Well, I’ve had a bit of a mental stumble. An overload that unbalanced me for a few steps. Been there before; recognised the signs. It was not the worst I’ve experienced and, by judicious managing of my time and focus, I’ve held things together. This also came at the same time as the most strangely-timed, longest-lasting bout of cold/flu symptoms I’ve ever endured. This began well over two weeks ago and I’m still not a hundred percent recovered. Most unnatural.


I have heard that Miyamoto Musashi would describe, in the following way, his favourite tactic when surrounded by foes, threatening to overwhelm him:

Look for the weakest in the line and then throw your focus and ferocity into a sudden charge, dealing with him swiftly. Then continue that trajectory, breaking out of the trap and put as much distance as you can between yourself and your enemies before they can organise themselves.

Your enemies, in the meantime, will pursue you but, since each foe has a different reaction time, stamina and staring point, they will naturally string themselves out so that you can turn and take each one on individually before his friends catch up.


I tend to have this image in my mind when I feel overwhelmed by demands, projections and expectations.

While, clearly, avoiding being surrounded in the first place would be a better tactic, I remain aware of the limited energy and focus my ongoing condition allows me.

I have learned to turn my focus to whatever requires the most immediate attention and, hopefully, whatever I will have the most chance of having a positive impact on – wherever my actions will do the most good.


The choice is that, or being overwhelmed to oblivion.

Pacing and pragmatic choices, made with self-awareness and honesty about what I can realistically achieve.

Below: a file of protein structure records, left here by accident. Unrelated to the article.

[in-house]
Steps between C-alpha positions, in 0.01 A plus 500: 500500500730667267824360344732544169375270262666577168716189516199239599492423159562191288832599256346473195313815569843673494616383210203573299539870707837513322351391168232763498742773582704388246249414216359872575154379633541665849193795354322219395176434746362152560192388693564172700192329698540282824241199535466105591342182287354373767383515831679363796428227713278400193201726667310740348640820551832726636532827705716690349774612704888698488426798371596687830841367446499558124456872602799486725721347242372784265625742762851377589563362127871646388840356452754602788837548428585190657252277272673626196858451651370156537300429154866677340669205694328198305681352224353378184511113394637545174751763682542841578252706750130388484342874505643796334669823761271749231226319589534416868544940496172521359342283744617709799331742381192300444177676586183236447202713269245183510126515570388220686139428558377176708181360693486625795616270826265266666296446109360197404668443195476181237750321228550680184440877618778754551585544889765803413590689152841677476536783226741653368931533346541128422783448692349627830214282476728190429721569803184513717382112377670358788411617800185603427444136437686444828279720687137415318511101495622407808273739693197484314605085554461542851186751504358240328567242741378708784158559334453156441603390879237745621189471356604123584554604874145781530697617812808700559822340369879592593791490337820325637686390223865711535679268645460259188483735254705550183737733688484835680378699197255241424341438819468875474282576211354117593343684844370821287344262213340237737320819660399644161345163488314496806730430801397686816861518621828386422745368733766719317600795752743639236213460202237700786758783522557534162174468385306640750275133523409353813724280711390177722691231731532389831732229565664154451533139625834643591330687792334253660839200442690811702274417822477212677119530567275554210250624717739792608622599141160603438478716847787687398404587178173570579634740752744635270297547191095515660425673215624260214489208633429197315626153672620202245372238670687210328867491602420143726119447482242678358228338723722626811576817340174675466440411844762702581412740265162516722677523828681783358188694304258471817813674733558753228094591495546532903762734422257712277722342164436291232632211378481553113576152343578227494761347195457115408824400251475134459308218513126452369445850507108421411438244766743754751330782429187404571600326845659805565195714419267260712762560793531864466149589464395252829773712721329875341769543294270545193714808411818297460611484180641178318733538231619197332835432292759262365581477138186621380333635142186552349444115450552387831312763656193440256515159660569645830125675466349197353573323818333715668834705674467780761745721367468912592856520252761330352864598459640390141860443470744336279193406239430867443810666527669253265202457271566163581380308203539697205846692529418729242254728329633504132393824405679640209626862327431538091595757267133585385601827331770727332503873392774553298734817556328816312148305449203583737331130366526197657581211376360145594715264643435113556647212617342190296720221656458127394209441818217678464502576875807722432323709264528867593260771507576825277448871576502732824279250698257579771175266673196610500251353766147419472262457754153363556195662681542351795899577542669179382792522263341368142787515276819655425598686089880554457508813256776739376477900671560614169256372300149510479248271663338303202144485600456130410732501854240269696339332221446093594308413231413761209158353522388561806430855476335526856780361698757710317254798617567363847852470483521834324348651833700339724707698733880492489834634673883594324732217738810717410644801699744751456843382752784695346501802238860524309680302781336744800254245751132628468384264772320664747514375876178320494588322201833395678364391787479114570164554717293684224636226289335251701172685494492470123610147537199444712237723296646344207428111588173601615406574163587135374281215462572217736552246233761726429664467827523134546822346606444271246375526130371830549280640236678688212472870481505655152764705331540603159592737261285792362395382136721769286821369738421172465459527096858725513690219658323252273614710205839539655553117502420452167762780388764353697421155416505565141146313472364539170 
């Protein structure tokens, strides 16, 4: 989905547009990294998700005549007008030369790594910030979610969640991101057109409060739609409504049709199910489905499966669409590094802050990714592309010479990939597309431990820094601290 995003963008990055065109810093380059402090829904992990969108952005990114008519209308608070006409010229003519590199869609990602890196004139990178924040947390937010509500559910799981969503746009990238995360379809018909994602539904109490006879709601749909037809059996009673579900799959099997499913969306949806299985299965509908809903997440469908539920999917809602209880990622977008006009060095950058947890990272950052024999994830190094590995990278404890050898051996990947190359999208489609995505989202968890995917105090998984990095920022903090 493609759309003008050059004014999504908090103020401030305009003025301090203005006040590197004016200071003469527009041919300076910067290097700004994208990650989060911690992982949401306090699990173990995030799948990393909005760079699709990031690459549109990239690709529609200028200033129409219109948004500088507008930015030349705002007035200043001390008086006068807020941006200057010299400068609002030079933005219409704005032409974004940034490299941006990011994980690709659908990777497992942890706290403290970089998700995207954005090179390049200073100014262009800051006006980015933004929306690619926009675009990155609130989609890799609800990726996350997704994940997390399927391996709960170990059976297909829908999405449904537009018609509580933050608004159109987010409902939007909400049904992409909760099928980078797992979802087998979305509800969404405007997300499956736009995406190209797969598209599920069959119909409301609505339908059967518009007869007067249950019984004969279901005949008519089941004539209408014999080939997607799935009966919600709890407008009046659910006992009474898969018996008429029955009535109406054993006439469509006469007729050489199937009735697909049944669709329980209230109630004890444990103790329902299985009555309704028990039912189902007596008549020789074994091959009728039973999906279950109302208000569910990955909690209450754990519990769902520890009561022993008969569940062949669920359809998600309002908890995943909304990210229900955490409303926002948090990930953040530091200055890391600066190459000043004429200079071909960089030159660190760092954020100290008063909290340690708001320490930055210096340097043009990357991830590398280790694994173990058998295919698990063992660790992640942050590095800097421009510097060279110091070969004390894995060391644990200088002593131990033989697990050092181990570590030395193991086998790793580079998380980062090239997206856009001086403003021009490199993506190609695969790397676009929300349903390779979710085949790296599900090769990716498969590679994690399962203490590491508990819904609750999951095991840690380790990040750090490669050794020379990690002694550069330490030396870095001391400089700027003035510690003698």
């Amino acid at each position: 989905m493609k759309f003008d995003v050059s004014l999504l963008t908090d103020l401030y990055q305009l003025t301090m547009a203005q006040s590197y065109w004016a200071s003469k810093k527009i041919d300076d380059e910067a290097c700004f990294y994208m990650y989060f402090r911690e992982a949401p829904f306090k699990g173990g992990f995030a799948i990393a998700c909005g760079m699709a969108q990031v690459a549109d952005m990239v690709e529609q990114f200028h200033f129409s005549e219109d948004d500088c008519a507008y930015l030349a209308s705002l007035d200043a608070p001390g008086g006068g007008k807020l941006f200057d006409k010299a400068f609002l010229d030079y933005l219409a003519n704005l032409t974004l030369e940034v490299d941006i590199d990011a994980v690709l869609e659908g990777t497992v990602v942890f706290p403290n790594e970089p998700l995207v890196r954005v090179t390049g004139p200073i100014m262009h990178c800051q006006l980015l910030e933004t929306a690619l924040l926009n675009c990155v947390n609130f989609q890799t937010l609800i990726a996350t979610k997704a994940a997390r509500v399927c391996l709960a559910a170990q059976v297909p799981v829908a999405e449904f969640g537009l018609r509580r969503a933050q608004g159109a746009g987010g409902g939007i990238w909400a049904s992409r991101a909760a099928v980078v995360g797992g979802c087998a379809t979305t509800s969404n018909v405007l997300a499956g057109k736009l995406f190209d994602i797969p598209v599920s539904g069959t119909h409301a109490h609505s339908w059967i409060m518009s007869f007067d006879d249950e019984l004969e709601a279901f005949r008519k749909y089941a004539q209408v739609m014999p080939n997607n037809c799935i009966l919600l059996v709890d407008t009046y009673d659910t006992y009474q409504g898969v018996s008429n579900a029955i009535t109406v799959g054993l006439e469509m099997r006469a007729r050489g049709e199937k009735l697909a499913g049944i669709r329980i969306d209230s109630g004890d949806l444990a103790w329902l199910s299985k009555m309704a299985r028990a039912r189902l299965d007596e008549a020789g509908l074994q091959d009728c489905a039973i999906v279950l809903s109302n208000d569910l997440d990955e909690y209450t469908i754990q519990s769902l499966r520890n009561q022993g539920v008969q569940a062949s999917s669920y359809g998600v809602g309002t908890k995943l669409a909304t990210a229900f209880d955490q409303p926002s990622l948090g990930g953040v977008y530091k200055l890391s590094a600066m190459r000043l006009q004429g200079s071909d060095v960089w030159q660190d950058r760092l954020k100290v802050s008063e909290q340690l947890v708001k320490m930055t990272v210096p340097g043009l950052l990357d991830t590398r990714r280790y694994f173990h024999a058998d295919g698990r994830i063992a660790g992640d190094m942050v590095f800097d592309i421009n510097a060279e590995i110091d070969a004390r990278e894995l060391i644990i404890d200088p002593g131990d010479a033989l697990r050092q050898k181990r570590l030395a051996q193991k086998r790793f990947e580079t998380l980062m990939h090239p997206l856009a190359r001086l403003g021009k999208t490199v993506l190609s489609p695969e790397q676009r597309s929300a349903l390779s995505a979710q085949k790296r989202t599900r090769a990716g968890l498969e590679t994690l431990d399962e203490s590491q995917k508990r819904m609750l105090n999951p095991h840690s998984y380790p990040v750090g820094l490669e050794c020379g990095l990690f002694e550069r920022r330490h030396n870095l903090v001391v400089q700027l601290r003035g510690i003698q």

Right now, my focus is on the young people I am helping to prepare for their upcoming gigs. This also requires that I prepare myself for whichever small part they need me to perform in order to support them. They rely on me to come through for them.

In return, they allow me to retain my faith in certain facets of the human spirit that, while essential to the evolution of functioning humanity, are often ignored.

Creativity and collaboration.


Sure, there are performers whose egos (commonly, those with an inflated view of their own abilities) will actually stifle the creative process. In my experience, these people either learn humility or swiftly find themselves working solo. A blind, “My Way or the Highway” attitude merely results in a lonely journey.


Look at the formation and journey of a group of dedicated musicians:

A spirit of giving without expectation of reward other than knowledge of contribution. Acceptance of, and the mutual working around of individual limitations, to create something greater than the sum of its parts.

A common bond built in pursuit of a common purpose.

And an end-product that entertains, explores and/or informs.

A product with no built-in obsolescence, requiring no insurance nor regular maintenance. Also, no approvals nor permissions from ‘higher authorities’.  It doesn’t spy you or try to control your behaviour – in any covert way, anyway.

Now, wouldn’t it be nice if that M.O. could be adopted by other initiatives, interactions and processes in life? 


Across the world, humble musicians cross paths, gravitate to each others’ styles and often collaborate, help out, advise each other, learn from each other and, if the result is powerful enough, the unique style, tone, flavour produced from that meeting will percolate across music-dom.

Another bough sprouts from the tree of creativity.

Would it be too much to hope for a forest?